Rapper Kanye West will run on the Minnesota ballot as a third party presidential candidate in the November election, according to the Secretary of State’s Office.

What musician Kanye West had announced as a wish a few weeks ago became official on Tuesday as a real event. West will be on the Minnesota ballot in November as a presidential candidate, CBS Minnesota revealed

In early July, West surprised his Twitter audience by announcing his desire to run as a candidate in a tweet that read, “We must now realize the promise of America by trusting God, unifying our vision and building our future. I am running for president of the United States!”.

Last week, the deadline for filing the necessary papers to participate in the elections as an independent party was met. A few hours before the closing of the ballots, representatives of rapper Kanye West presented the documents for West to be included on the November Minnesota ballot as a third party presidential candidate. According to a spokeswoman for Minnesota Secretary of State Steve Simon, the review could take about 10 days.

Third-party presidential candidates need 2,000 valid signatures to appear on the November 3 ballot, and authorities must check that those signatures are real and legal. So far, five other third-party candidates have run, although it is not immediately clear how many have enough valid signatures.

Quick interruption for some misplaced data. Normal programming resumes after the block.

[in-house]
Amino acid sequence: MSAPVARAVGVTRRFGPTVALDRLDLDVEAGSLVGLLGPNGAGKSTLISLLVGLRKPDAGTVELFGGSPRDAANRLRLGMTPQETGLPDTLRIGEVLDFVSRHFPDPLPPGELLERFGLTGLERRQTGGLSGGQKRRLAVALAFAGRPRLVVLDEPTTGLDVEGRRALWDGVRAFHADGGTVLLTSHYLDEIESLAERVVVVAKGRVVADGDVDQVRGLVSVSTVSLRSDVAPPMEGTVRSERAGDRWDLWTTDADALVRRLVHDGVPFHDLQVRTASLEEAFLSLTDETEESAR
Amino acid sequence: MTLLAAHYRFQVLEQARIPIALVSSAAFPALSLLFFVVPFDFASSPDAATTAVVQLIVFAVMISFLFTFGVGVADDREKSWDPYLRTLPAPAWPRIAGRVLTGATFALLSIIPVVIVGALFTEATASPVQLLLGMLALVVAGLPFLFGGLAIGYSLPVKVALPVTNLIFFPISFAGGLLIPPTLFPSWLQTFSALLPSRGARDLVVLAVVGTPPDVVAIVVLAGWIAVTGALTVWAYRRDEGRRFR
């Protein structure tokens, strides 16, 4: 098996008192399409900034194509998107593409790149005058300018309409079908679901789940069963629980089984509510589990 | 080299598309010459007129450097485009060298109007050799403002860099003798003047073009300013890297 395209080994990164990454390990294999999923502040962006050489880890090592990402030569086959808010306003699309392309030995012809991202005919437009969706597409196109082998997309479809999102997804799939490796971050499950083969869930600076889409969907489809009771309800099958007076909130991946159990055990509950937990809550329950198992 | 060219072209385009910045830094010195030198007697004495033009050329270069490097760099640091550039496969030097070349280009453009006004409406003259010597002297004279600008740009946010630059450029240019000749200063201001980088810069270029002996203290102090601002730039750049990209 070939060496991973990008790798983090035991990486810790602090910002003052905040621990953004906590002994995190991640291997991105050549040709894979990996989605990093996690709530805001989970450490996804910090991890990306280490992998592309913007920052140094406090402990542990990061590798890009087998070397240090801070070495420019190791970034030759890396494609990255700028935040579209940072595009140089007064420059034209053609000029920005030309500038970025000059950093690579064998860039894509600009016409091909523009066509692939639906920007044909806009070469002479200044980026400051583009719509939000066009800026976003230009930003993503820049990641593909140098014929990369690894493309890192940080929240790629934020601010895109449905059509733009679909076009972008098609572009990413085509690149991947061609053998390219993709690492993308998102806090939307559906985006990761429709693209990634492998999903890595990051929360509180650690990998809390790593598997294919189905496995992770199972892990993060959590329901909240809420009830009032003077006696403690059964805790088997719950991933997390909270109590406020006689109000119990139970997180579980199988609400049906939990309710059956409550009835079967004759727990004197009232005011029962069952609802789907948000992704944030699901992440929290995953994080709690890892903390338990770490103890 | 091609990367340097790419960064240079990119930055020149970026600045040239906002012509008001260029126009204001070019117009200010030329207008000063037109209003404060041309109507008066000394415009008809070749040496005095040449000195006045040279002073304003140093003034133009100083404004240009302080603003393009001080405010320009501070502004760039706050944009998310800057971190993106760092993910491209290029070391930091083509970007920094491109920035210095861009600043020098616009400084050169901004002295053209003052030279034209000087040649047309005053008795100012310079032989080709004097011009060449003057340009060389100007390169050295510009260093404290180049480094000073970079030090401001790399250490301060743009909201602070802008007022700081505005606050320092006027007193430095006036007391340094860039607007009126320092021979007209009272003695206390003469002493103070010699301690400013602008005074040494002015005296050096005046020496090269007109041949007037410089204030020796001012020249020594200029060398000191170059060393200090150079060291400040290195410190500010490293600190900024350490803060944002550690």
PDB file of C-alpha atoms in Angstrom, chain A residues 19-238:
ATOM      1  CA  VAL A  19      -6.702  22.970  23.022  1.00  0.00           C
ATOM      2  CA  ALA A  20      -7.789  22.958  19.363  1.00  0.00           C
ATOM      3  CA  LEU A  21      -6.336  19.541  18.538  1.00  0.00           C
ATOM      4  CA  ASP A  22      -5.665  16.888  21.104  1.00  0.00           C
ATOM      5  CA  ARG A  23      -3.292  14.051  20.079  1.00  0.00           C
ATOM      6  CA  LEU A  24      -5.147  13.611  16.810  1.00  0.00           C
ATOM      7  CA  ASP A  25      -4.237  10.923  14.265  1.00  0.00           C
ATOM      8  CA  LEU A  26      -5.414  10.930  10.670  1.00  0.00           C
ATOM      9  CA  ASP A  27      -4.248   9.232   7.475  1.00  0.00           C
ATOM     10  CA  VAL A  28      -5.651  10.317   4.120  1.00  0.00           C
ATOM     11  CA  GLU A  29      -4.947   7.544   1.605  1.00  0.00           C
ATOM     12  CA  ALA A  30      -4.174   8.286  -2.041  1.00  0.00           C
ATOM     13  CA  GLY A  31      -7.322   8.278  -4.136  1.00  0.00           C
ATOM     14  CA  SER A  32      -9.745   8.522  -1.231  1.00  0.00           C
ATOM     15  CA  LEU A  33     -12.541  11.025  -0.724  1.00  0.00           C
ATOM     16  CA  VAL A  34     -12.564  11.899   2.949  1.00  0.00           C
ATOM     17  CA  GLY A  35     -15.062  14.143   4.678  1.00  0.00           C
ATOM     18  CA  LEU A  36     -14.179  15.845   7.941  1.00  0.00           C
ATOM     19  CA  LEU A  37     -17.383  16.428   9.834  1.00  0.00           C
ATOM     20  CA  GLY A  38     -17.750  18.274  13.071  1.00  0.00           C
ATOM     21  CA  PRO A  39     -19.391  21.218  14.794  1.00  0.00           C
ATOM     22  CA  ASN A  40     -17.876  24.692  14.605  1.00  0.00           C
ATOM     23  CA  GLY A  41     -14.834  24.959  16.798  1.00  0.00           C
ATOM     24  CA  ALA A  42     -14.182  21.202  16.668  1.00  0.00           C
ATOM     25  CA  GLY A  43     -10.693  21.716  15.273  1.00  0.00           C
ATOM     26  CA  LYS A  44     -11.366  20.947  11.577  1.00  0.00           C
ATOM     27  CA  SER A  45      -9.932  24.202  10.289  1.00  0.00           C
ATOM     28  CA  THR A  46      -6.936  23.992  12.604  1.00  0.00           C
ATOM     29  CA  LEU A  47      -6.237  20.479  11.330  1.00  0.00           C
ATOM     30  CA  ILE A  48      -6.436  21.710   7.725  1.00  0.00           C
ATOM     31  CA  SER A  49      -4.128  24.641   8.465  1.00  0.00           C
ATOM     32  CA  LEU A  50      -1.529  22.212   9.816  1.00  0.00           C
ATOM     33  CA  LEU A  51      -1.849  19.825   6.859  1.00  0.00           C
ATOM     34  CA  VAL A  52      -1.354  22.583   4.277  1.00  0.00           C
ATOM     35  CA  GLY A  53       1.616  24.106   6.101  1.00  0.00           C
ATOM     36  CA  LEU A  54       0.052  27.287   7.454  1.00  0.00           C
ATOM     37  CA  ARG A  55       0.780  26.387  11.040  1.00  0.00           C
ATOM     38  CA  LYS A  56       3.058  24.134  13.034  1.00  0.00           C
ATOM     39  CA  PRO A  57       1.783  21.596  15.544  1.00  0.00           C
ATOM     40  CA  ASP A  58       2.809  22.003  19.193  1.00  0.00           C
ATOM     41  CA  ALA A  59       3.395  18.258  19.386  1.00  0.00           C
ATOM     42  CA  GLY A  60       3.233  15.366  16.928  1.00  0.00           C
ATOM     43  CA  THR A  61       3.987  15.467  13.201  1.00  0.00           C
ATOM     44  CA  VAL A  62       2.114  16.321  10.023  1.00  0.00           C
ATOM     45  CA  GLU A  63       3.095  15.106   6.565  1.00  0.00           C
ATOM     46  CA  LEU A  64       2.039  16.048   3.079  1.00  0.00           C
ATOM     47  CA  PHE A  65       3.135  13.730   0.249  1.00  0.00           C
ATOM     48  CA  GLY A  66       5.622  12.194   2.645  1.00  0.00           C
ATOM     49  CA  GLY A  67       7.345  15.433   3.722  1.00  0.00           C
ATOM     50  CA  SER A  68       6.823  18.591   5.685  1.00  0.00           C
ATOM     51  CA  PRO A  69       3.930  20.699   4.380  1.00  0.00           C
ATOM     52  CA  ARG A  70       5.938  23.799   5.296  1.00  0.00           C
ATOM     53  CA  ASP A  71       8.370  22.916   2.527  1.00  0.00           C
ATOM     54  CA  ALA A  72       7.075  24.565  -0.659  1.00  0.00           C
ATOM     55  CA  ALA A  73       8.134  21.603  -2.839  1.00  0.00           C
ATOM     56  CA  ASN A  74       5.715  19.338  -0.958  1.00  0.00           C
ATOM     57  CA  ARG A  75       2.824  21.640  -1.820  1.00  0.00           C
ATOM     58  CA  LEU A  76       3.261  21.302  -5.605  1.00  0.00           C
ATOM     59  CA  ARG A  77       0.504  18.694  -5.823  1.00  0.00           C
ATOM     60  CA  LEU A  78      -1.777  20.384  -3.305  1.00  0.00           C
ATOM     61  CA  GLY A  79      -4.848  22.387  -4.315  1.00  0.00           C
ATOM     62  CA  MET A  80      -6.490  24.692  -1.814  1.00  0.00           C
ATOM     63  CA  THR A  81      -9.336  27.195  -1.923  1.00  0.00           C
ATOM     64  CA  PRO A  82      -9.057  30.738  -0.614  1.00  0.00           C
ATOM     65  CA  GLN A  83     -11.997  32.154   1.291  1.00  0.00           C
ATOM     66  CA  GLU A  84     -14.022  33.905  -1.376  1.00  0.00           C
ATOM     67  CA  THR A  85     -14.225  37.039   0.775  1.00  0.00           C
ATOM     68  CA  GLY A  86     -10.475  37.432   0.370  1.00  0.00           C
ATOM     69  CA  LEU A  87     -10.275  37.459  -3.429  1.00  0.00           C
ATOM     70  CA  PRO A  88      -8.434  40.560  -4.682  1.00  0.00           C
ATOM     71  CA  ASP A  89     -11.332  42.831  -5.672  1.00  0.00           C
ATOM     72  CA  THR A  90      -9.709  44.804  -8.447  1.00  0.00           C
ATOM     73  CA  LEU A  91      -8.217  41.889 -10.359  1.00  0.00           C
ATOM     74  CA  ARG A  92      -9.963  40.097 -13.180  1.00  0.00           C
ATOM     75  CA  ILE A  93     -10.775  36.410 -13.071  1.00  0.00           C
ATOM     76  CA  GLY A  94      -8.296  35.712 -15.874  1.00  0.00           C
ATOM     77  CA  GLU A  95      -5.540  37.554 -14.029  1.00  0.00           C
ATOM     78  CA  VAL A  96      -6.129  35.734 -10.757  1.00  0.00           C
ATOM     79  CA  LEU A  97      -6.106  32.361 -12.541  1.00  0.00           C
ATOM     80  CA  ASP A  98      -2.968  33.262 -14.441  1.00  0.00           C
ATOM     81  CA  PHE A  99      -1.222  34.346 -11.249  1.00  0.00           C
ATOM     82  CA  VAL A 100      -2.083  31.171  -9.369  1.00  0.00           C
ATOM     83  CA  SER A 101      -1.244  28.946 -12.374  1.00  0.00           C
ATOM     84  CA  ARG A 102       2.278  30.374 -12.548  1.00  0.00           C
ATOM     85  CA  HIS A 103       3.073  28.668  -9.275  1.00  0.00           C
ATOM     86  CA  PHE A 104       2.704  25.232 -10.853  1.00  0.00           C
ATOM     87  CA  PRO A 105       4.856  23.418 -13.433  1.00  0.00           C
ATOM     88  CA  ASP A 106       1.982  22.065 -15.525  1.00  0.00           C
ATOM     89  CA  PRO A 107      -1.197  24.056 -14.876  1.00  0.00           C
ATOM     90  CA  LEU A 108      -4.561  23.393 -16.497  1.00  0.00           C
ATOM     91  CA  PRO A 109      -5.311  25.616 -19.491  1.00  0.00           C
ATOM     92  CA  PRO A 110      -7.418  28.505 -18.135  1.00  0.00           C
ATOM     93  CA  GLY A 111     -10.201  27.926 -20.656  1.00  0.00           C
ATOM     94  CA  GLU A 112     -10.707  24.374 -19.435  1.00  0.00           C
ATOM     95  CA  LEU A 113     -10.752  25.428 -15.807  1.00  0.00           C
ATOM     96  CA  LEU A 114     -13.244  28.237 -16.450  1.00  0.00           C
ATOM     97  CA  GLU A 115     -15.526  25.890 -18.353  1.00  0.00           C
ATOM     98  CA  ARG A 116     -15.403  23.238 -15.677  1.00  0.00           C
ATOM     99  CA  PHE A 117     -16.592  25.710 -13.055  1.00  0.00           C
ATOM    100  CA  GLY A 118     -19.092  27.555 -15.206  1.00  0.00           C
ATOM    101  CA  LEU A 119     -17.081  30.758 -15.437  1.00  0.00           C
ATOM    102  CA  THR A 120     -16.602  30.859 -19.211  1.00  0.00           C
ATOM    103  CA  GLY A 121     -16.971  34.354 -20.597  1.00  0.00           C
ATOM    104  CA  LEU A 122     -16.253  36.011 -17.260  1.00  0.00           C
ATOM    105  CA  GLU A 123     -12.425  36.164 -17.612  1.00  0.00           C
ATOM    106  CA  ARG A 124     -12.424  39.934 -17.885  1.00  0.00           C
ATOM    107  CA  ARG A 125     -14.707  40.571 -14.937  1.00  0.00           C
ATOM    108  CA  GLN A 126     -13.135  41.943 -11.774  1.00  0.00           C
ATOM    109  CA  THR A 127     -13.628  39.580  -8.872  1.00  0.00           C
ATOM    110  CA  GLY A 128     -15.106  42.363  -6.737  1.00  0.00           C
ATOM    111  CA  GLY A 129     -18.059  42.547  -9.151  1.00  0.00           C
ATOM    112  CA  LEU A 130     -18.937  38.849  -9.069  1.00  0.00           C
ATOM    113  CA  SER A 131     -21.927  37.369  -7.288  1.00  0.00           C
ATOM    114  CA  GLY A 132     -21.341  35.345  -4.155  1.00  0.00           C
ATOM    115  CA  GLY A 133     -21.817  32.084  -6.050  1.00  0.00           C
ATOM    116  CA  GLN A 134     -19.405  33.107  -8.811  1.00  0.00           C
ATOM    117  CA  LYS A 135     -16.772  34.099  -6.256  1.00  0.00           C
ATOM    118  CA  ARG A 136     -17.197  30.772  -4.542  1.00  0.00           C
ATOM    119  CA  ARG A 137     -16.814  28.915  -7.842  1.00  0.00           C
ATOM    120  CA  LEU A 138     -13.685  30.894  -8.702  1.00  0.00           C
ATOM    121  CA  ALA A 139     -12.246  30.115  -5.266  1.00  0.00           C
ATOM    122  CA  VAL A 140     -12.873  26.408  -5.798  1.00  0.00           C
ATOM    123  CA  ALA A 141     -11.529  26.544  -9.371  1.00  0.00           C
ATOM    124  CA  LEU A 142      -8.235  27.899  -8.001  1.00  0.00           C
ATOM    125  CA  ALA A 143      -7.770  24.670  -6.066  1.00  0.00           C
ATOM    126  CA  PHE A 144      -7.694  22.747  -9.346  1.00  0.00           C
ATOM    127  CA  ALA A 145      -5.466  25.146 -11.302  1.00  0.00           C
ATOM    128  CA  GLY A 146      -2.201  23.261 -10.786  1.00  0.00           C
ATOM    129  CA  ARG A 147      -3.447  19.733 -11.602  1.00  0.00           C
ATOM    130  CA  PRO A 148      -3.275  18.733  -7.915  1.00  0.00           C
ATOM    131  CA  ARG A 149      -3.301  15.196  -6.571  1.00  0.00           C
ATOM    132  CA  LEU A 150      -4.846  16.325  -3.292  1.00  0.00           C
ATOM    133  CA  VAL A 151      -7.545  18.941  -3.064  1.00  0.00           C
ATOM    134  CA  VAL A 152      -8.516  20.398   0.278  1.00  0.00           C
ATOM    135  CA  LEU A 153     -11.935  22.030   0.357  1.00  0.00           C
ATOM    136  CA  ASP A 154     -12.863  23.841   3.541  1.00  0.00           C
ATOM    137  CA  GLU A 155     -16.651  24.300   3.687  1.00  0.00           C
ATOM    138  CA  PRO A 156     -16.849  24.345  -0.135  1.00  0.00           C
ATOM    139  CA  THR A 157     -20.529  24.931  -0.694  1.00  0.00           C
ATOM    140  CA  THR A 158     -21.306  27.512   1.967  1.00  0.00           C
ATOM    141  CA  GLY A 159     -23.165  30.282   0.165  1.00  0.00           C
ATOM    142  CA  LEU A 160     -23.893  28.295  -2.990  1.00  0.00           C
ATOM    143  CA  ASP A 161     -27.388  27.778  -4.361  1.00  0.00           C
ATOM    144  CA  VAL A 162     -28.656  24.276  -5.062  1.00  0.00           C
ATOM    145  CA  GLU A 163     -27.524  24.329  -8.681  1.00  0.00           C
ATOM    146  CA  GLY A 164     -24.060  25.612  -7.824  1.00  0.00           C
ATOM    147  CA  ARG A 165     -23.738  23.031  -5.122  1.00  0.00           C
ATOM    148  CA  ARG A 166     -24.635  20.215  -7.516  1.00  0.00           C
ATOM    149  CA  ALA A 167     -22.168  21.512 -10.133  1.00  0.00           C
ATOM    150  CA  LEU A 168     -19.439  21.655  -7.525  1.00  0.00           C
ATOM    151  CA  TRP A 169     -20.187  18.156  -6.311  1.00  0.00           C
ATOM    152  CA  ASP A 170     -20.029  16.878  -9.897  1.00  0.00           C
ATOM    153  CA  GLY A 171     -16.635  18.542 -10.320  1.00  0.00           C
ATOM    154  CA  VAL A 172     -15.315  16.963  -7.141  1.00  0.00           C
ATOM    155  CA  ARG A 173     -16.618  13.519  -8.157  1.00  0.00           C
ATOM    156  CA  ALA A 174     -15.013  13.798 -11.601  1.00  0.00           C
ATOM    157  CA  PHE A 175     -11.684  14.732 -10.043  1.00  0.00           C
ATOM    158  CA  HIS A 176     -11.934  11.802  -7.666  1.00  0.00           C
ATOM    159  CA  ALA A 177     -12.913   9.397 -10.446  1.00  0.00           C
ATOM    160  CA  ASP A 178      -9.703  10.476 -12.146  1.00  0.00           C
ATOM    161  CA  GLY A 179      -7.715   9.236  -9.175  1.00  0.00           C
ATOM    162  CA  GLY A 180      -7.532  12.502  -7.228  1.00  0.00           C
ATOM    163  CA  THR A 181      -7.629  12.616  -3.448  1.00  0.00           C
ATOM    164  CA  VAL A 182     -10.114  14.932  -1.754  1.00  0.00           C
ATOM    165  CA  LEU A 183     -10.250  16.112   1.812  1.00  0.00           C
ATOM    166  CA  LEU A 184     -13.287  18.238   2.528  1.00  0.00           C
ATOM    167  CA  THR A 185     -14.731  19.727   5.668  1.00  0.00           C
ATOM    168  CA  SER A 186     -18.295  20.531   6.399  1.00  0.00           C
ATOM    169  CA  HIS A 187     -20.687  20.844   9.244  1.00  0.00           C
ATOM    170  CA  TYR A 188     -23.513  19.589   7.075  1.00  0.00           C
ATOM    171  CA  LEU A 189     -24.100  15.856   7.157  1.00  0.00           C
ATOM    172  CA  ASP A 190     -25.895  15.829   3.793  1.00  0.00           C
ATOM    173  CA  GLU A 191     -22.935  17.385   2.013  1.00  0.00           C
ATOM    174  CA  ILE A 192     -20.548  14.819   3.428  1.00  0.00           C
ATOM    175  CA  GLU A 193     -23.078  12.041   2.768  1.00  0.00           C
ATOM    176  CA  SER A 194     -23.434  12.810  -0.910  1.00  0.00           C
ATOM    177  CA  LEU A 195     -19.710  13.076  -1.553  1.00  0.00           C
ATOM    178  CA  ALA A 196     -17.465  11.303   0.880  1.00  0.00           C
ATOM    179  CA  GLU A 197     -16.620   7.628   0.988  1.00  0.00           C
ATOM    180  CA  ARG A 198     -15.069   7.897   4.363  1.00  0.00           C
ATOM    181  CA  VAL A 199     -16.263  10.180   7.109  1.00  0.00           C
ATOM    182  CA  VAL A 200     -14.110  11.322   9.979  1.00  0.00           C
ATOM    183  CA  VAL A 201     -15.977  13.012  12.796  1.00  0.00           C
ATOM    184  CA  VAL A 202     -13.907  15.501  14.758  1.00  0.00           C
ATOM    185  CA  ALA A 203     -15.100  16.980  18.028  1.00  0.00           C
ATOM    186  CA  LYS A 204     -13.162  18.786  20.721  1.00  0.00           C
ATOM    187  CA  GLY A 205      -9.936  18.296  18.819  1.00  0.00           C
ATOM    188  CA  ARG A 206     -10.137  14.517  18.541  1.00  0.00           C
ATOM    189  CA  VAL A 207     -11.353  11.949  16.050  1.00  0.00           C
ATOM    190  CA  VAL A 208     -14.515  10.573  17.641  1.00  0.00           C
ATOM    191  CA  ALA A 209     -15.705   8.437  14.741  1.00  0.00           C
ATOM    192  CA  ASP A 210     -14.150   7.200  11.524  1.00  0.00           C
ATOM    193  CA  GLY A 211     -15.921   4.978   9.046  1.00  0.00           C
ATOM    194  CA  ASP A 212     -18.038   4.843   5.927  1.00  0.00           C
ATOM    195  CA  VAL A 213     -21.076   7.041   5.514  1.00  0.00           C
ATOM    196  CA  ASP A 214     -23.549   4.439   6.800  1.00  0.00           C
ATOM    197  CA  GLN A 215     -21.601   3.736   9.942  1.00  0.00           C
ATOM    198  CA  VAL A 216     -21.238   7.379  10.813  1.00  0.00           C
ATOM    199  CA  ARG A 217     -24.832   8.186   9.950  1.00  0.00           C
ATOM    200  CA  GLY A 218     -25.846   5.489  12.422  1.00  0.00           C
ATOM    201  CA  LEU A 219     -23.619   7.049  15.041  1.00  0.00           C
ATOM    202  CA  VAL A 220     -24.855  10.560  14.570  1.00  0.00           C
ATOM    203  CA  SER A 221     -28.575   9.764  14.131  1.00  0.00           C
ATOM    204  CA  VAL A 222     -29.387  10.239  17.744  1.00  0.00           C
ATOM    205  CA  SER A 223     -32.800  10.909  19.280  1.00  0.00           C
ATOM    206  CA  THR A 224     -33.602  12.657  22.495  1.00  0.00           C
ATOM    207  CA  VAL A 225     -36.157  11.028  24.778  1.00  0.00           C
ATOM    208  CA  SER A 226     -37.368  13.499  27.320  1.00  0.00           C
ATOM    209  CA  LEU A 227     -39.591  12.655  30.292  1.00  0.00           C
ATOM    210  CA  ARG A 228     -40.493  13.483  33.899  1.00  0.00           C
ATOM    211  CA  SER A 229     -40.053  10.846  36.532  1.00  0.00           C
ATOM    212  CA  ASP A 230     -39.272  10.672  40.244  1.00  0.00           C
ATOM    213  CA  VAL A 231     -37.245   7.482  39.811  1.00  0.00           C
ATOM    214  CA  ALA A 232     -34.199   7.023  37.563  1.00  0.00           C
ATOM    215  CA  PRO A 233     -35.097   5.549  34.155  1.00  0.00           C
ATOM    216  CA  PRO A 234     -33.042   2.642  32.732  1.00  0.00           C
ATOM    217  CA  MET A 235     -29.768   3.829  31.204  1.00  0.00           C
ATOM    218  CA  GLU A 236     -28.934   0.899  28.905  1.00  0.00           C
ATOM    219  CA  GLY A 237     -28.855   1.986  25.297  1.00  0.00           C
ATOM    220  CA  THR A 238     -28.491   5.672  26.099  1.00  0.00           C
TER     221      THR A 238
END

On Tuesday, the Minnesota Secretary of State’s office announced that the petition submitted by Kanye West representatives was accepted. The state office also said that the list of people who signed their petition will not be released until all the personal information has been compiled

West’s petitions have already been accepted in several states, except in Wisconsin where state election officials finally rejected it, claiming that their representatives missed the filing deadline by about 50 seconds, as reported by CBS.

According to CBS, a group of voters filed a complaint with the state Election Commission earlier this month alleging that West’s campaign workers missed the 5 p.m. filing deadline on August 4. It was the last day for independent presidential candidates to submit the 2,000 signatures required from Wisconsin voters to appear on the ballot. Although they received the documentation, the request was later rejected because it was submitted late, officials argued.